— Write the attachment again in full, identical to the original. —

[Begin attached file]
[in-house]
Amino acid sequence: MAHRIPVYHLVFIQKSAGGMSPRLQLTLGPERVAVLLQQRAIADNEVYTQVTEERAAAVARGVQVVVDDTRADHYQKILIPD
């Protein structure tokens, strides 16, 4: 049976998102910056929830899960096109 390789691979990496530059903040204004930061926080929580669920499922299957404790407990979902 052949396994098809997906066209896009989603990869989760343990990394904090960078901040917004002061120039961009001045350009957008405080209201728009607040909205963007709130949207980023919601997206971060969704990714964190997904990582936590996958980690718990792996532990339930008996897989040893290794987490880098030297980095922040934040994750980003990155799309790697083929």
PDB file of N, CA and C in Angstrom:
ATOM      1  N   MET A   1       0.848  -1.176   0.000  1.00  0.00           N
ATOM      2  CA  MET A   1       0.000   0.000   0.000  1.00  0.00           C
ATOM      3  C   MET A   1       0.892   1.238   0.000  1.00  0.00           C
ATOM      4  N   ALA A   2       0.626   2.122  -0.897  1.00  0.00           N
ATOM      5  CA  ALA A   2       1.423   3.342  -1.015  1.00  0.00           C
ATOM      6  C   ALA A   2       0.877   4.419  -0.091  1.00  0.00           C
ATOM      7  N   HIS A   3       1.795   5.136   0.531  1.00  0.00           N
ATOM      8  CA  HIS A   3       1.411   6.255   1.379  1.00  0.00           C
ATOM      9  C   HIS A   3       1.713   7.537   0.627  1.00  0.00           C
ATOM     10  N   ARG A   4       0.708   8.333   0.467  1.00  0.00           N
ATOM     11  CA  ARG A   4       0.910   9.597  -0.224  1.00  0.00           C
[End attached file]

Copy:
[in-house]
Amino acid sequence: MAHRIPVYHLVFIQKSAGGMSPRLQLTLGPERVAVLLQQRAIADNEVYTQVTEERAAAVARGVQVVVDDTRADHYQKILIPD
């Protein structure tokens, strides 16, 4: 049976998102910056929830899960096109 390789691979990496530059903040204004930061926080929580669920499922299957404790407990979902 052949396994098809997906066209896009989603990869989760343990990394904090960078901040917004002061120039961009001045350009957008405080209201728009607040909205963007709130949207980023919601997206971060969704990714964190997904990582936590996958980690718990792996532990339930008996897989040893290794987490880098030297980095922040934040994750980003990155799309790697083929």
PDB file of N, CA and C in Angstrom:
ATOM      1  N   MET A   1       0.848  -1.176   0.000  1.00  0.00           N
ATOM      2  CA  MET A   1       0.000   0.000   0.000  1.00  0.00           C
ATOM      3  C   MET A   1       0.892   1.238   0.000  1.00  0.00           C
ATOM      4  N   ALA A   2       0.626   2.122  -0.897  1.00  0.00           N
ATOM      5  CA  ALA A   2       1.423   3.342  -1.015  1.00  0.00           C
ATOM      6  C   ALA A   2       0.877   4.419  -0.091  1.00  0.00           C
ATOM      7  N   HIS A   3       1.795   5.136   0.531  1.00  0.00           N
ATOM      8  CA  HIS A   3       1.411   6.255   1.379  1.00  0.00           C
ATOM      9  C   HIS A   3       1.713   7.537   0.627  1.00  0.00           C
ATOM     10  N   ARG A   4       0.708   8.333   0.467  1.00  0.00           N
ATOM     11  CA  ARG A   4       0.910   9.597  -0.224  1.00  0.00           C